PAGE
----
So I'd often wondered whether my little Sunpentown countertop induction cooktop could double as a sous vide cooker. After asking for it as a wedding present (and then buying it for myself when nobody thought it substantial/romantic enough), I've never really found a great use for it except as an extra warming plate when in a pinch, or a way to boil rice or pasta in the summer while keeping the house cool.
I did some experiments with just water and my digital thermometer. (Not to turn this into an endorsement-fest, but I love, lurve, this thermometer. It's exact, durable, and easy to use.)
The first experiment, I set it on "cook" and set it for medium-low, which the cooker said was155 degrees F. Well, I don't know what that means in Taiwanese, but it doesn't mean "make the water 155 degrees." It means, "boil the water, but not as quickly as on medium." Realizing that I had to go rely only on my observations, not the assertions of the cooker, I redesigned.
The second experiment, I put 8 quarts of water at 155 F on the cooker on its low warm setting. "Warm" doesn't appear to mean anything other than, "cycle on and off at regular intervals". Well, lo and behold, the water slowly came down to 144 F and stayed there. Or looked to stay there. I had to go to work... Yes, I was doing this in the morning before work... What? Oh, like you've never done a little science in the morning just to get the day going.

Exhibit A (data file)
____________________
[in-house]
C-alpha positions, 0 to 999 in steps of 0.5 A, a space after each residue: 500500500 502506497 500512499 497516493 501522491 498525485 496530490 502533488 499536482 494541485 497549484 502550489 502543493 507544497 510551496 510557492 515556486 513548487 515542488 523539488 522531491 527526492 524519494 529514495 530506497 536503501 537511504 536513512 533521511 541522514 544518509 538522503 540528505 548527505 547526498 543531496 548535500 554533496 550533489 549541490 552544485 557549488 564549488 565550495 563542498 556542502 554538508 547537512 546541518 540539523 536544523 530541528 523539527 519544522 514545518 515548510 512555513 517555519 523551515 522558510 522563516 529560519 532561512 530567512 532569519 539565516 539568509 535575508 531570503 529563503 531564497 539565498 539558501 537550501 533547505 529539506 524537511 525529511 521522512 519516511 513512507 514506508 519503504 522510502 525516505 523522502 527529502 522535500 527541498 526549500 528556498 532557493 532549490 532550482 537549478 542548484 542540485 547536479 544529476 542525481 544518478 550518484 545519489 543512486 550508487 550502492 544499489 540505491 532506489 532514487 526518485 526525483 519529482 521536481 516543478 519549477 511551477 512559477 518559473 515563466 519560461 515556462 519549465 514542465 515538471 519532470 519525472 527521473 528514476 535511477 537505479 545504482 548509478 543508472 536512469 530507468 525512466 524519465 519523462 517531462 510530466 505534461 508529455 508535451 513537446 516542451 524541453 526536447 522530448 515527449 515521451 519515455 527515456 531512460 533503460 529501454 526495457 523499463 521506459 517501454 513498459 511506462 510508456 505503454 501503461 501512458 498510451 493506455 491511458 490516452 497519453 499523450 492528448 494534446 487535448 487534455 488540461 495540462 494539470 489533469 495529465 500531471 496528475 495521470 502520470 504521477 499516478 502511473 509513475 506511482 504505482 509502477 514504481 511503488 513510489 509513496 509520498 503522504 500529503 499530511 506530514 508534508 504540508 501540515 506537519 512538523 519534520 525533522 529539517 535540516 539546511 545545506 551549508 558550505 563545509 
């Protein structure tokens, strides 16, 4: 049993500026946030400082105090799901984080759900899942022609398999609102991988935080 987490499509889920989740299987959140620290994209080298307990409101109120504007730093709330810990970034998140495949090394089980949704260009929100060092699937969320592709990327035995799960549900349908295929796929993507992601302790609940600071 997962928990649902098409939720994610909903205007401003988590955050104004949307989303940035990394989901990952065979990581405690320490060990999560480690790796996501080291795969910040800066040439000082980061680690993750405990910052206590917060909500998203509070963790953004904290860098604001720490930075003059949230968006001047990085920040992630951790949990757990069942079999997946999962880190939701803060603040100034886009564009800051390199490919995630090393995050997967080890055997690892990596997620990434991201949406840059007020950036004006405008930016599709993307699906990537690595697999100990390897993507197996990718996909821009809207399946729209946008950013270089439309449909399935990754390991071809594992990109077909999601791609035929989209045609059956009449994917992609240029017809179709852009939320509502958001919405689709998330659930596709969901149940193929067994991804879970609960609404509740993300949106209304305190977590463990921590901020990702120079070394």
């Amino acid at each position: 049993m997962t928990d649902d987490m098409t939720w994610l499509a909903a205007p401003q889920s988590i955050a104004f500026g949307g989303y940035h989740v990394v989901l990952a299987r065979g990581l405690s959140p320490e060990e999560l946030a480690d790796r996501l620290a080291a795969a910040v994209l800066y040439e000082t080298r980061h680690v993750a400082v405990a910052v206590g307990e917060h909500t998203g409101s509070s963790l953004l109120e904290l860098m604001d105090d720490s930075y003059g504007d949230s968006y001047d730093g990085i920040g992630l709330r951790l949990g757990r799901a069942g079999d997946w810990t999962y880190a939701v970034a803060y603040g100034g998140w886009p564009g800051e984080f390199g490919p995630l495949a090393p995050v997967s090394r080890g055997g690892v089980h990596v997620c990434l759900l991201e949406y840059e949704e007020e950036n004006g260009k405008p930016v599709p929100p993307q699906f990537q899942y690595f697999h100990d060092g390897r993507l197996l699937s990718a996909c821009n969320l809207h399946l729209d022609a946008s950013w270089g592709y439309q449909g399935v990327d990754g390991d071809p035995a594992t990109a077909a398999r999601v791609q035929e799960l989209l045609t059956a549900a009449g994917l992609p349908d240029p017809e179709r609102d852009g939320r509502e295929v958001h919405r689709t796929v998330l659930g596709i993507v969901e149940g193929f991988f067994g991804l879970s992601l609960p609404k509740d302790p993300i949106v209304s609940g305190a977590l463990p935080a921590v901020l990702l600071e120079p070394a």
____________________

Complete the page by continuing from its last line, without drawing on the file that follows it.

Tonight, I took hot water from the tap, filled up the pot, put it on low-warm and left it, taking the temp every 20 minutes. It came up to 141.5 and stuck there, which is not enough for a "perfect egg", so I put it on medium-warm and it jumped to 155 for a couple of minutes before I brought it down quickly with a glass of water. I found that by half-covering the top, I could get it to come up to 144.5, which is perfect for eggs.
Here's the result, with chopped thick-cut bacon, on a toasted baguette.
Here's what happened when I broke the yolk.
This was... well, this was just stupidly delicious and amazingly easy. Here's the delicata squash soup with fried sage leaves I made while the "main" course was cooking.
Being limited to 141 or 144 degrees is not ideal, but given that I have the equipment around anyway and it's easy, why not, right? With those temps, I can make eggs, beef, pork, and chicken. I'm thinking of pointing a fan at the open top of the pot to see if I can get it down in the right range to do fish.
I never did this again. I've since been using my Nissan Thermos Vacuum Flask Cooker for all sous vide cooking.